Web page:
The reign of Alexander the Great, brief as it was (336-323 BC), was the next great catalyst which brought a spate of biographical works. Notably from Ptolemy I, the founder of the dynasty that would eventually (and incestuously) spawn Antony’s Cleopatra.

Anthony and Cleopatra on the Nile by Lawrence Alma Tadema

Some biographers, such as Onesicritus, dealt with how Alexander was brought up, rather that his personality or accomplishments. Ptolemy, however, focused on Alexander, the man, more than his exploits. Furthermore, Ptolemy contributed to the field of biography beyond his scribblings, he also created an ethos of scholasticism, most notably by establishing the Royal Library of Alexandria.
Then there was the memoir, the most self-indulgent and vainglorious form of biography, which was also in existence (even if not prevalent) in the Greek world.
When Romans came to dominate the Mediterranean both artistically as well as militaristically, the biography became exultant and, very often, ‘auto’.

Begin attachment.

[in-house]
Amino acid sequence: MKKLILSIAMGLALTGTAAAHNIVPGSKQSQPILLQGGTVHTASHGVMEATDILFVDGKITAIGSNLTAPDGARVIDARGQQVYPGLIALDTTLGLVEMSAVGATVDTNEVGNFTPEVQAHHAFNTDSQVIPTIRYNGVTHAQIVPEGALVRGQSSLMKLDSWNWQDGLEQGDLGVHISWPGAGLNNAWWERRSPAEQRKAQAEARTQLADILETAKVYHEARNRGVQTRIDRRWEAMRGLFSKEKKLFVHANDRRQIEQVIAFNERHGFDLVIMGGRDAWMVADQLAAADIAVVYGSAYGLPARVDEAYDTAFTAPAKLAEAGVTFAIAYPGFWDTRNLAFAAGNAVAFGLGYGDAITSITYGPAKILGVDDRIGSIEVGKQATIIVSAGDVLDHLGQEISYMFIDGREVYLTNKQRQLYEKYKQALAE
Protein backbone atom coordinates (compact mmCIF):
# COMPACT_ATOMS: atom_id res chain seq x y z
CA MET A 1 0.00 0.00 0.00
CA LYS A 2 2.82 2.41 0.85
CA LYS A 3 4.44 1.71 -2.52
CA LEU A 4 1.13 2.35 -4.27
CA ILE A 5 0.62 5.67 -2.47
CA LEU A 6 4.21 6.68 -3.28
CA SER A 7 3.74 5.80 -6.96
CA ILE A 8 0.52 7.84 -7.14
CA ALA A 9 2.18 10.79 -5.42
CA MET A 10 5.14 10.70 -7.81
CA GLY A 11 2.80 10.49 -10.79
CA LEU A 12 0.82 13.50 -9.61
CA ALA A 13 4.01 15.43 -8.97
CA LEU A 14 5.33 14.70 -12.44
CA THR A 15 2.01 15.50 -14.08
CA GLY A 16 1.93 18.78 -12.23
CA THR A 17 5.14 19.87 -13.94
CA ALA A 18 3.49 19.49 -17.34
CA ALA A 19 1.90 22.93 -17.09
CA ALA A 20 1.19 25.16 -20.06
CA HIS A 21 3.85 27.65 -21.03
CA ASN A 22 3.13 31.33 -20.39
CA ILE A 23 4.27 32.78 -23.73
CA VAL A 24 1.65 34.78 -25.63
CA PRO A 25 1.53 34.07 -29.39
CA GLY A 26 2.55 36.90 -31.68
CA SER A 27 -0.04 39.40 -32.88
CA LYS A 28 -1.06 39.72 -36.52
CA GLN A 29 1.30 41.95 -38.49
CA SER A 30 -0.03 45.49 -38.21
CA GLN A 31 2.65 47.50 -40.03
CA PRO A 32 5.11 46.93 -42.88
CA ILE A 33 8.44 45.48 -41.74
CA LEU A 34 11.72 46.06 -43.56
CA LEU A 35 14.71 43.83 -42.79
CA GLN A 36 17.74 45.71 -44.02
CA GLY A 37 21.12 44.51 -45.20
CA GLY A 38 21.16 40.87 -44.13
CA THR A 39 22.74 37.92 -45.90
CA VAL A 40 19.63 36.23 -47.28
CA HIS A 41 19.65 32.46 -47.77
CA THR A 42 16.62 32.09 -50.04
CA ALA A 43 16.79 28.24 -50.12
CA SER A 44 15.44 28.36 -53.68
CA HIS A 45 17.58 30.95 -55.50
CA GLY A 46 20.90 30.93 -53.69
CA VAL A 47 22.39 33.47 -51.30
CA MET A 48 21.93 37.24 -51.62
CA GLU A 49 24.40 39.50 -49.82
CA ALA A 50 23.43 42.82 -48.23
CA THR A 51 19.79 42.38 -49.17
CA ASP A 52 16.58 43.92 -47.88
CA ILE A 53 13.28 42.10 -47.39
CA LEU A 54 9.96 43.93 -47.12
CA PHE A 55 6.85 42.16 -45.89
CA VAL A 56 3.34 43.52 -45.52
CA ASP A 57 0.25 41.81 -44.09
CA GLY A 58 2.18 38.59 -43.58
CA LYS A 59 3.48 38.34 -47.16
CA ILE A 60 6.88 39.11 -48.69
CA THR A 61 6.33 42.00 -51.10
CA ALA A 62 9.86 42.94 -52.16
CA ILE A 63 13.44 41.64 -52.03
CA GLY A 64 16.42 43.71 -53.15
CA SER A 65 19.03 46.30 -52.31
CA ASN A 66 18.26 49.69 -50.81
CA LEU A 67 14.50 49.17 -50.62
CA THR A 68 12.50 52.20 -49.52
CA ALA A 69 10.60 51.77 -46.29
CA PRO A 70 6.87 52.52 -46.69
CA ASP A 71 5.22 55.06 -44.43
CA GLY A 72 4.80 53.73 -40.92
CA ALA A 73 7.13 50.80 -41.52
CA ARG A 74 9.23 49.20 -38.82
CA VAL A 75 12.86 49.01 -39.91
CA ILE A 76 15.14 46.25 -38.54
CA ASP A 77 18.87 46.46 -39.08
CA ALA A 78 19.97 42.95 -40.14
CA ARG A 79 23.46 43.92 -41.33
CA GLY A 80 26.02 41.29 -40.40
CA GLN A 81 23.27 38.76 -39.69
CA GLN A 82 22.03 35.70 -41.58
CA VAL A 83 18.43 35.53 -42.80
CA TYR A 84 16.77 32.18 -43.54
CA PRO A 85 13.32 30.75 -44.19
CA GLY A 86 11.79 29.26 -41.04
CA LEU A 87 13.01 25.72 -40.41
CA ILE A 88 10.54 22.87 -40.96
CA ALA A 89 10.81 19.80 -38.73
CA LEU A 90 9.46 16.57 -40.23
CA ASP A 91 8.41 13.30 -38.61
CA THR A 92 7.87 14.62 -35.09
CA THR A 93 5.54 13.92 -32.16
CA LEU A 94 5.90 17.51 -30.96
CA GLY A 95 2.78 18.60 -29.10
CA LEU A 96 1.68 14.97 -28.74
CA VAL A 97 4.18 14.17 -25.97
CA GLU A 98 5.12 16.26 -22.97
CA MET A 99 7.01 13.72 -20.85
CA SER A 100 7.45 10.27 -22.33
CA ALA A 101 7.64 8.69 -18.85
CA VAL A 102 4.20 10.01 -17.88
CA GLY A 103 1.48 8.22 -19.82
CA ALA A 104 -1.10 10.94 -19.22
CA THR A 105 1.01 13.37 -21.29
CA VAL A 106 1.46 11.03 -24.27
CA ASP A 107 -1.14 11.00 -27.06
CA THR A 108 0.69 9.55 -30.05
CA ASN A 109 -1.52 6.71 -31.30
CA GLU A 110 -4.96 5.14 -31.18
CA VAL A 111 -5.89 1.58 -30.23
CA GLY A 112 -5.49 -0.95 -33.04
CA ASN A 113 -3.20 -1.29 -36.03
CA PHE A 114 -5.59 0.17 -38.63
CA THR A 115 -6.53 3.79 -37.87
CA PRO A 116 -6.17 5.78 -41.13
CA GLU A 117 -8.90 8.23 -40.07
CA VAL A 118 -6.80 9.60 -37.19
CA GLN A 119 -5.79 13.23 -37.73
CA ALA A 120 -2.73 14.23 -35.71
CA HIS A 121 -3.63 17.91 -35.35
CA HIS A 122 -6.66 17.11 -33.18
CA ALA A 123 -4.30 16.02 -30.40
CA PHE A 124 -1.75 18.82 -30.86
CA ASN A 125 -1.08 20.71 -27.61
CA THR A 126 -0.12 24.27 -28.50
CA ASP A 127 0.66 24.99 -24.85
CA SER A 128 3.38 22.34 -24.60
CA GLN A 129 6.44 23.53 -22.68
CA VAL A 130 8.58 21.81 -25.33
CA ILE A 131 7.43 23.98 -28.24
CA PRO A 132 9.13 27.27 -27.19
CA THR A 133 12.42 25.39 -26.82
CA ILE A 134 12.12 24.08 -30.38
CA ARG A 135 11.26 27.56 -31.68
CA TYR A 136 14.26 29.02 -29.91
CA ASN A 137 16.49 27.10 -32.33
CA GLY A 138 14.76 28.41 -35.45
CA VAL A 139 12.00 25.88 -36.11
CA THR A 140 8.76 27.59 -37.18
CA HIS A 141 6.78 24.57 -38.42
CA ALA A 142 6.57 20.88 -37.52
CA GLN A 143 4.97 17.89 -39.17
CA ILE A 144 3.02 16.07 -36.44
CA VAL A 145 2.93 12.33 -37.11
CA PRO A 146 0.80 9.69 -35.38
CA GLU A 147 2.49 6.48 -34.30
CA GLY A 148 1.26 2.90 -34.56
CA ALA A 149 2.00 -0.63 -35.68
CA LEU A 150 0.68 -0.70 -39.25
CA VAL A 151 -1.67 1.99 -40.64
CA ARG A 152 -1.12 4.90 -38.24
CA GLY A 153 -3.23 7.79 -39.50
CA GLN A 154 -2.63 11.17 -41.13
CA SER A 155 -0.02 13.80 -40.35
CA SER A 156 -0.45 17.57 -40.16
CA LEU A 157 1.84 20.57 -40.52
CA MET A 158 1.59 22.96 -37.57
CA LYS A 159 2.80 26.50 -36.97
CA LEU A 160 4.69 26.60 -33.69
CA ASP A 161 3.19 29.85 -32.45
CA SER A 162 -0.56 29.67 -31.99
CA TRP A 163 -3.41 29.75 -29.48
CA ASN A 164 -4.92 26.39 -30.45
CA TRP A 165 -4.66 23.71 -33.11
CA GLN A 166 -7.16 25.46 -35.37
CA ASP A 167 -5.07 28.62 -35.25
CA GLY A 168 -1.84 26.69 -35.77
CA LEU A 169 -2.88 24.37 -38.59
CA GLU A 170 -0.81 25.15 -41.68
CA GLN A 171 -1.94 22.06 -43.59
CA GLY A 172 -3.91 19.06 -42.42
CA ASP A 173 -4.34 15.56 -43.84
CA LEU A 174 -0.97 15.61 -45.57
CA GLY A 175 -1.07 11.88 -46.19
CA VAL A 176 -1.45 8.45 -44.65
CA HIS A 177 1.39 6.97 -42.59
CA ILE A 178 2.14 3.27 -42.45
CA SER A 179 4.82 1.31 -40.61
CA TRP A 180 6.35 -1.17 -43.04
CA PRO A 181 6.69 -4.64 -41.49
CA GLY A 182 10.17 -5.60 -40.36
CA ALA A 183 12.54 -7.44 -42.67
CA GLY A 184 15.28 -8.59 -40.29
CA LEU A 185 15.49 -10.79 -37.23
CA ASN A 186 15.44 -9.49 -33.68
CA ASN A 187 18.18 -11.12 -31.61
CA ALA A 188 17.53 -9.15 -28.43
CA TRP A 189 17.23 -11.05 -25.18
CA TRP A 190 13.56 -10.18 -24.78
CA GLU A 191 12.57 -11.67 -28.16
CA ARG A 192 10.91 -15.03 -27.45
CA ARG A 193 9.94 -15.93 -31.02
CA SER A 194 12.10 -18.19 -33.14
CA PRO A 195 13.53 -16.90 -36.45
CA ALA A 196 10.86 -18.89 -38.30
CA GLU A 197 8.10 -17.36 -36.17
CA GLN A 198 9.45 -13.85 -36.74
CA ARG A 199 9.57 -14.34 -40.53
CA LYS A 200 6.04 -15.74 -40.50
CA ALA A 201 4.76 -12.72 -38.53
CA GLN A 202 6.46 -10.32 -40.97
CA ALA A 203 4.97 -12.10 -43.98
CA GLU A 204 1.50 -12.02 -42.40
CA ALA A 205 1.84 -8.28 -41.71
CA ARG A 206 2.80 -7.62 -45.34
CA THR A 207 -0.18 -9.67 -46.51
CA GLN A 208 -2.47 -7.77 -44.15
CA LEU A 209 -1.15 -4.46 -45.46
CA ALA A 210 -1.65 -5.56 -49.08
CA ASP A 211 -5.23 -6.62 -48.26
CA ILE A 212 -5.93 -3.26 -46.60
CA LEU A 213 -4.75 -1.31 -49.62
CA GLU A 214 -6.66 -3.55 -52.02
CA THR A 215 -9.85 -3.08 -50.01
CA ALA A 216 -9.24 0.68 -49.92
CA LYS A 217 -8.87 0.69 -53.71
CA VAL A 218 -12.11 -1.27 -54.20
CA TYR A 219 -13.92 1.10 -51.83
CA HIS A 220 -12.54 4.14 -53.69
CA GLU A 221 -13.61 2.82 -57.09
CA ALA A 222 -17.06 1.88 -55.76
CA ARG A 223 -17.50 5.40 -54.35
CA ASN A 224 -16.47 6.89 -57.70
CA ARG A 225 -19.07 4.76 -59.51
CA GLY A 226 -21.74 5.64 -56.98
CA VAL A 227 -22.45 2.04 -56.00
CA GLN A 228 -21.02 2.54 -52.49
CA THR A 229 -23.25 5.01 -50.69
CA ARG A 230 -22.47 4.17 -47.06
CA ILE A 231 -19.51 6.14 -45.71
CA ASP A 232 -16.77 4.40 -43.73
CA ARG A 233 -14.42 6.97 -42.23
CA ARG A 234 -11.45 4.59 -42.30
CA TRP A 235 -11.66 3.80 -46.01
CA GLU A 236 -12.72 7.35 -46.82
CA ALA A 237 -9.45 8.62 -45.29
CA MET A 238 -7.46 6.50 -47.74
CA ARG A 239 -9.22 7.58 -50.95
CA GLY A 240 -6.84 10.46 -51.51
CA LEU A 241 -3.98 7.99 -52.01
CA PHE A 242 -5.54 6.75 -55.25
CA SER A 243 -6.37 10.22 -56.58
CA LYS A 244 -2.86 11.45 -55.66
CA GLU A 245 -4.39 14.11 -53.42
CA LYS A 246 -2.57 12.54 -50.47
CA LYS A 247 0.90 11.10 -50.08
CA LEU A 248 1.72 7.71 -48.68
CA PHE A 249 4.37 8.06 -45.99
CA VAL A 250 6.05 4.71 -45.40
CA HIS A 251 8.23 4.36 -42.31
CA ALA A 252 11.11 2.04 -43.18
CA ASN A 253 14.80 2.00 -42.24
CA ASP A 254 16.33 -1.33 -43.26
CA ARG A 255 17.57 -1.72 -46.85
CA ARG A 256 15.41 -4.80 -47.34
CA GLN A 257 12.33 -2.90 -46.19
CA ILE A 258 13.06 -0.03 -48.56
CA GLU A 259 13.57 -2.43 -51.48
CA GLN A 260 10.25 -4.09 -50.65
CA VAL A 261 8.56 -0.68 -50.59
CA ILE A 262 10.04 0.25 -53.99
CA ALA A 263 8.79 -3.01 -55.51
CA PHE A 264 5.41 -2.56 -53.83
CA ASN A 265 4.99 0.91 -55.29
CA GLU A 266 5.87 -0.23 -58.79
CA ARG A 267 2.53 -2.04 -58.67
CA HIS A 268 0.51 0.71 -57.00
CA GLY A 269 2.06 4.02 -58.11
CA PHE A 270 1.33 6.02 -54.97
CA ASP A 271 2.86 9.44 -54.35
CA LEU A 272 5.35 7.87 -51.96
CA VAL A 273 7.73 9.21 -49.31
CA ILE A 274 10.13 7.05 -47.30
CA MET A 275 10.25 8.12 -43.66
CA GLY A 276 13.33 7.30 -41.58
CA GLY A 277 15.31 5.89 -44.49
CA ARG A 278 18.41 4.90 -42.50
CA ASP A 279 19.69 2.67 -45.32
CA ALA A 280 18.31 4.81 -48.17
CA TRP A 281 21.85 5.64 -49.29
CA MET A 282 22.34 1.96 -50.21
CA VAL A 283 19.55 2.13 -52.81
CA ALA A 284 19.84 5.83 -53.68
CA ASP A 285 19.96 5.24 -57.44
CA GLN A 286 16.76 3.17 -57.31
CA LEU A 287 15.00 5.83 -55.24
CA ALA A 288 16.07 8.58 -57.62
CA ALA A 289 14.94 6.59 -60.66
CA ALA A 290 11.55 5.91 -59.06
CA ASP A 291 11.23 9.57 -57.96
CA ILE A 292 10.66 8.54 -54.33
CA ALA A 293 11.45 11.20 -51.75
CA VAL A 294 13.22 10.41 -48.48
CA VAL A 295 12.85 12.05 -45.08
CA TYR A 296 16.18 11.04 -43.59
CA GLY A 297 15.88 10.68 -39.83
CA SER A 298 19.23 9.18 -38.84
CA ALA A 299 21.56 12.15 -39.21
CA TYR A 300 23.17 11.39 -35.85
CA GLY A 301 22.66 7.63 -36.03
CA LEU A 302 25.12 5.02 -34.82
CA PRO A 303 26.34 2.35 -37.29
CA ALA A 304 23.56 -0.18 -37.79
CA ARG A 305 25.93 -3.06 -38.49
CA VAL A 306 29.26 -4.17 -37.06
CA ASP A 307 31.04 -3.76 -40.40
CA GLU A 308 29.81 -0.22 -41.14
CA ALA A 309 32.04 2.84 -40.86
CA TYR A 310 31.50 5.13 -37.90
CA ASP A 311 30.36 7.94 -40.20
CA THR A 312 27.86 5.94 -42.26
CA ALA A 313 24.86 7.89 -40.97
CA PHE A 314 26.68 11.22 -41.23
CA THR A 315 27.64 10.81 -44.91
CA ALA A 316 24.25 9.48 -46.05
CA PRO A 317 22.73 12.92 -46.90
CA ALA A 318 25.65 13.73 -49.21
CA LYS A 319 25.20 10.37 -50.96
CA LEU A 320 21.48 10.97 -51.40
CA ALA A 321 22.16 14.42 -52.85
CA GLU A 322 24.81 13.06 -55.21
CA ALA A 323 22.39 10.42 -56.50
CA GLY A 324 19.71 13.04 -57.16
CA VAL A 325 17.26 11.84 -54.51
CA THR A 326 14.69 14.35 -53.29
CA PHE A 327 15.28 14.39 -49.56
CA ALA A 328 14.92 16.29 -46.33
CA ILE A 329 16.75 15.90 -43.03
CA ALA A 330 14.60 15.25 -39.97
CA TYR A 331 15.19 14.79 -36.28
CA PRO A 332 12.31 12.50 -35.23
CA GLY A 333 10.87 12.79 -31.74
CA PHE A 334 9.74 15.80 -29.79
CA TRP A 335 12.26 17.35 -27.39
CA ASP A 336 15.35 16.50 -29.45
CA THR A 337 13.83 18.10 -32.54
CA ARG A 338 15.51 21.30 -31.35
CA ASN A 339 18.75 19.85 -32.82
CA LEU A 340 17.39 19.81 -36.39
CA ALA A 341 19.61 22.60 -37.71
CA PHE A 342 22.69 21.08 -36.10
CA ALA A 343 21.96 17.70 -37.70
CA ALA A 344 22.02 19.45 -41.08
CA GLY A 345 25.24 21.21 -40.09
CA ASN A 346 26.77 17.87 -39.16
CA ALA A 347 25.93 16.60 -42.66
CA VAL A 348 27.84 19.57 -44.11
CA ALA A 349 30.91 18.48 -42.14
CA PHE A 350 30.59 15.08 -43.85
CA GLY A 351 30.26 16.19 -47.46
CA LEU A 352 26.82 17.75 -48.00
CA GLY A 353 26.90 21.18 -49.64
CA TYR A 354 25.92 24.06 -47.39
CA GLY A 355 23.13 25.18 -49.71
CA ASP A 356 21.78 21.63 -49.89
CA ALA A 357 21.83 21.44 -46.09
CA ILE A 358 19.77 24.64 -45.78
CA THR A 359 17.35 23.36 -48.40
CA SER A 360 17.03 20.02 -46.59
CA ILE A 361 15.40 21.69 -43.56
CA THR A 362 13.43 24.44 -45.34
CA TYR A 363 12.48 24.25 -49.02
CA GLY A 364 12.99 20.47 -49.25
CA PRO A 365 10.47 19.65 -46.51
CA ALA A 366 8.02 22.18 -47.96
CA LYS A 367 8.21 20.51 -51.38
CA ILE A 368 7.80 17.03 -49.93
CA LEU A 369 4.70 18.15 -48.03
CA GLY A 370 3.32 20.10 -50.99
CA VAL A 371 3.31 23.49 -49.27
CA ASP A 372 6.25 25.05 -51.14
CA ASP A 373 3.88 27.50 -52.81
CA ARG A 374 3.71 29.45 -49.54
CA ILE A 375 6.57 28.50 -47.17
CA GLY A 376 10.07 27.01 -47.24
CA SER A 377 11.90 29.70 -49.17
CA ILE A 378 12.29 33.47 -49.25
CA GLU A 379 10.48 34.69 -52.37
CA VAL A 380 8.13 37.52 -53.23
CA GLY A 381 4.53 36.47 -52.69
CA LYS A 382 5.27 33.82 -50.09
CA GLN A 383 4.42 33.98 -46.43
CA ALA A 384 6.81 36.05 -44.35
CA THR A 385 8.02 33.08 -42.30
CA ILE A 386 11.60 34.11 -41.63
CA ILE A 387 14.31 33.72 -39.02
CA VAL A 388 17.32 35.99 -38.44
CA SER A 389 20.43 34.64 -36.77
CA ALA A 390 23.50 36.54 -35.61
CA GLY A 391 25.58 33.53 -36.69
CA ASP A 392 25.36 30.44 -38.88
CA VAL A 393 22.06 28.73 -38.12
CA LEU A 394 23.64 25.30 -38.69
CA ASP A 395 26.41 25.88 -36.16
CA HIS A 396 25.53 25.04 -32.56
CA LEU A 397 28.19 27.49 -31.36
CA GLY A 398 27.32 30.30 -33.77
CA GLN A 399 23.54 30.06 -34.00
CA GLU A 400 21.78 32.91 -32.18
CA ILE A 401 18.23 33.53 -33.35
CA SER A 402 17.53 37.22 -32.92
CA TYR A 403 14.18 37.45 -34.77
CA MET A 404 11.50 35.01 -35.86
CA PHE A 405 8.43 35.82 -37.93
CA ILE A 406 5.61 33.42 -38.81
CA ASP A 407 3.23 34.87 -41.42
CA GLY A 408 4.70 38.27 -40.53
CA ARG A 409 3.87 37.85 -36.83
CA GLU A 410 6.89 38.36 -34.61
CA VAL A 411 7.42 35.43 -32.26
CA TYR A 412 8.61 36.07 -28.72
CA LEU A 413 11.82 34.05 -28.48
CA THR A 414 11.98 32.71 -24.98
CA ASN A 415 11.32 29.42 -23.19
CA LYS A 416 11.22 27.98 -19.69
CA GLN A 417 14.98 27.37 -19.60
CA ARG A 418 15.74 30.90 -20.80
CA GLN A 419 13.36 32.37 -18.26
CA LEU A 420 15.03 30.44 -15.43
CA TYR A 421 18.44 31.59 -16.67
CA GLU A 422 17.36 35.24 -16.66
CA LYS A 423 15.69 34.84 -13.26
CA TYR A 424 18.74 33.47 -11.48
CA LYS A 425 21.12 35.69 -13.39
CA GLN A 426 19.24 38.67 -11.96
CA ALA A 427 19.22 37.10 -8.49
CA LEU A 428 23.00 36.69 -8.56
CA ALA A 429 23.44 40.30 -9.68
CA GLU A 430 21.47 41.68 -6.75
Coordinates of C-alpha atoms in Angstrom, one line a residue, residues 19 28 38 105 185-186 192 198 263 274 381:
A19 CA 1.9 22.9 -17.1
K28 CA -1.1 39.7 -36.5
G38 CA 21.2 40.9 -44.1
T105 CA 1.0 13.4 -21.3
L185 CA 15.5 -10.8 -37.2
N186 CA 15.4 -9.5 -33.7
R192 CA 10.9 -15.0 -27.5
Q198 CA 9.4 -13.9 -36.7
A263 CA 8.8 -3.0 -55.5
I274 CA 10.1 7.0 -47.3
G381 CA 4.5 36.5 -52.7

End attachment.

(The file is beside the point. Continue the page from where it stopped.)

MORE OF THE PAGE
This is thought to have been due to the importance of family, specifically of the reflected glory of noble lineage – a preoccupation that went far beyond familial pride. A Roman’s self-worth was intrinsically linked to the glory of his forbears, a concept that never failed to irk the novus homo, Cicero.

Cicero Denounces Catiline (1888), by Cesare Maccari

The fact that Romans paraded busts of prominent ancestors at funerals shows how much stock they put in…. well, stock.
Indeed, the death of a family member was a wonderful opportunity to pompously self-promote. It could even be said that the distastefully elaborate and lengthy epitaphs from the time were a form of biography in themselves.
In general, biography became an exercise not only in curiosity or narcissism, but also in duty and career advancement.